Last weekend, I went cross-country skiing for the first time ever.  My husband, who XC skiied a handful of times as a kid, offered to teach me the basics, so we went out together on some trails near our house.

I should mention that my husband is a talented athlete.  He’s one of those annoying people who pick up new sports and skills with ease.  He’s also somewhat fearless:  his philosophy is that you learn, and get better, by pushing yourself out of your comfort zone—sink or swim, to use another sports analogy.

Left to my own devices, I probably would have taken a few spins around the green (easy) trail, until I felt confident in my technique, and then MAYBE ventured out onto the blue (moderate) trail.  Instead, I found myself following my husband from the green trail quickly to the blue trail (seriously, I think we were on the green trail for all of 5 minutes), and onto, I discovered after the fact, the black diamond trail.  (Him:  But you were doing so well!  I knew you could handle it.)  And I actually was very proud of myself for how well I did, tackling the hills with, well ok not ease, but confidence that I could get up and get myself back down again.  Letting myself enjoy the moment and the challenge.  And now that I know that I can do a black diamond, I feel more confident about going out onto the trails again—it’s a great motivator for me.

We all need people who are willing to push us out of our comfort zone, “challengers” as I like to call them.  Sometimes being uncomfortable is the only way we’ll learn a particular lesson, or get better at some particular thing, or gain the confidence we need to tackle a bigger task.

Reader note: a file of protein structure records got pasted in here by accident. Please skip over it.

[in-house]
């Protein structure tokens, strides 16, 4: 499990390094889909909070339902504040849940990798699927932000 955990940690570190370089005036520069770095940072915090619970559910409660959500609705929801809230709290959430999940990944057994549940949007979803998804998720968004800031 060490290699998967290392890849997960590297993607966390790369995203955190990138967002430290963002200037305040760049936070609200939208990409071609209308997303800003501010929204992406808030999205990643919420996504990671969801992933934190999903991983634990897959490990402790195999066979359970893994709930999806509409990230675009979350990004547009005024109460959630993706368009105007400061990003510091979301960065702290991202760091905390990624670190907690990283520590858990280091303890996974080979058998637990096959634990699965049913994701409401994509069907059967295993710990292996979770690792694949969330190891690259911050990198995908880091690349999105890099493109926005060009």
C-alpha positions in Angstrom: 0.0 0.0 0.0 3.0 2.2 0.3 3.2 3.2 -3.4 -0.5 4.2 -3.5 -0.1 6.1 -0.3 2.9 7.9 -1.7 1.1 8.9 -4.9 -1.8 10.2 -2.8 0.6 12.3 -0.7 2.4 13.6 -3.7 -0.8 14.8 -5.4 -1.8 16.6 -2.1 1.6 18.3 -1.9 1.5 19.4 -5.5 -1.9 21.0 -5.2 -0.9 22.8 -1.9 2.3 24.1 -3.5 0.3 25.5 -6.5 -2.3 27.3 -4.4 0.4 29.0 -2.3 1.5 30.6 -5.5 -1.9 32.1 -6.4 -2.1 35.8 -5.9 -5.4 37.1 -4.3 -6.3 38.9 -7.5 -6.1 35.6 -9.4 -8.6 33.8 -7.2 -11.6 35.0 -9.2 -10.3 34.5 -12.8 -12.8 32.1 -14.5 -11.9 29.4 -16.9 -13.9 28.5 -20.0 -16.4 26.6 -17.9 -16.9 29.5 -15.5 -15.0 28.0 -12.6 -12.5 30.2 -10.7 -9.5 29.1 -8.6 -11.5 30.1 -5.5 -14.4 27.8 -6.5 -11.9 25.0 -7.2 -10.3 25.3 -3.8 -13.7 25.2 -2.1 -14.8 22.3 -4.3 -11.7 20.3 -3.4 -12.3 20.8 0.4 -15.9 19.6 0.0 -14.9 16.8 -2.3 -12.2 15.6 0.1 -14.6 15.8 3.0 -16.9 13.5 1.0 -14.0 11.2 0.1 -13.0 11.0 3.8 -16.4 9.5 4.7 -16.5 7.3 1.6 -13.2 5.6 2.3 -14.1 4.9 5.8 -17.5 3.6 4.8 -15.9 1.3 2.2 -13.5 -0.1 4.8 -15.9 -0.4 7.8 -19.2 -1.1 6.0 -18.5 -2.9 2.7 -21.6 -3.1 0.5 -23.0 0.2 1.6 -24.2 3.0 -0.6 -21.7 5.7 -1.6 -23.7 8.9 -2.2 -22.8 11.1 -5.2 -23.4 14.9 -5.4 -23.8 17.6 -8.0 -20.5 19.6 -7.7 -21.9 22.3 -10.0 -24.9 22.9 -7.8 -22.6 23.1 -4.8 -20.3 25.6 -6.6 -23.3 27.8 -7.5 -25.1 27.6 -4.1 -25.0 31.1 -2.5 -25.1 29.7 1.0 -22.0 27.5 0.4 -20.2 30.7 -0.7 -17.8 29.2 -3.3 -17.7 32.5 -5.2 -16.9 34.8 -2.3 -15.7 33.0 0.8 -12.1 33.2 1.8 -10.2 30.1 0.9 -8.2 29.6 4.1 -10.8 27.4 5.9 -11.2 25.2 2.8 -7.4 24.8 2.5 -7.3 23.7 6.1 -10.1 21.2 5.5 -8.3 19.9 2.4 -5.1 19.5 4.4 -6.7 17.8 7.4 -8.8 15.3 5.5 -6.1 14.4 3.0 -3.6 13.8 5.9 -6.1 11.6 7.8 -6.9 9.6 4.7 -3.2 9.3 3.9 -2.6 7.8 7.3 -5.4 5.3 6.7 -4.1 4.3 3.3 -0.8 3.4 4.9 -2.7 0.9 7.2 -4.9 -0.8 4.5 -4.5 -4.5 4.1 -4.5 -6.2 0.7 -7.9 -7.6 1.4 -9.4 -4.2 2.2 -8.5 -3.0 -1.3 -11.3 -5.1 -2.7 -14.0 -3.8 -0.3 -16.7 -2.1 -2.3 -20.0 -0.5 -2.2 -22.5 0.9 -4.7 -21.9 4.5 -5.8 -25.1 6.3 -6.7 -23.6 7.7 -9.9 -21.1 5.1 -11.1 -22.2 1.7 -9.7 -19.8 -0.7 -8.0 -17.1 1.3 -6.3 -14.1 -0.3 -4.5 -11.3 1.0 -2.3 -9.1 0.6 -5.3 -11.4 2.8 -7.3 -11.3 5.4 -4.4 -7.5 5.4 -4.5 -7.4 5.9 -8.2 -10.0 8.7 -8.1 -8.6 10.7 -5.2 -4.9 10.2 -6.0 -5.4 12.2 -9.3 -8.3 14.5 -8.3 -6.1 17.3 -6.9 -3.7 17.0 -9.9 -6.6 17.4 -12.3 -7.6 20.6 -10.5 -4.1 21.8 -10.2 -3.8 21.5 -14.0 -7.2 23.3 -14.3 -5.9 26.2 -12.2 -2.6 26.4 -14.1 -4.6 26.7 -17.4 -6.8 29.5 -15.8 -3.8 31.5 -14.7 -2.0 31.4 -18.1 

It occurred to me, on reflecting about my ski adventure, that I currently lack a challenger in my professional life.  Sure, I do a passable enough job challenging myself, whether that’s applying for a competitive grant or sending out my work before I think it’s completely ready or trying risky things in the classroom.  Feeling uncomfortable is a great motivator for me.  But I think I need someone who will push me further.  Someone who will push me not just to submit my work, but to submit it to the highest tier conferences (which I’ve mostly avoided out of…fear?).  Someone who can get me to think more pie-in-the-sky about my research and take more risks with that.  I’m in a bit of a holding pattern, especially in my research, right now, and I need a good swift kick in the pants to get me not just out of my comfort zone, but way out of my comfort zone, to move out of this holding pattern and either fail spectacularly or make some real progress.  (actually that doesn’t have to be either-or, since some of my spectacular failures have led to great progress as well.)

So in the coming weeks, I’m going to try to identify a challenger, most likely within my existing mentoring network, but possibly a new not-yet-a-mentor contact—maybe I need some really fresh thinking as well as a kick in the pants!

Do you have a challenger?  If so, what role does s/he play in your professional life?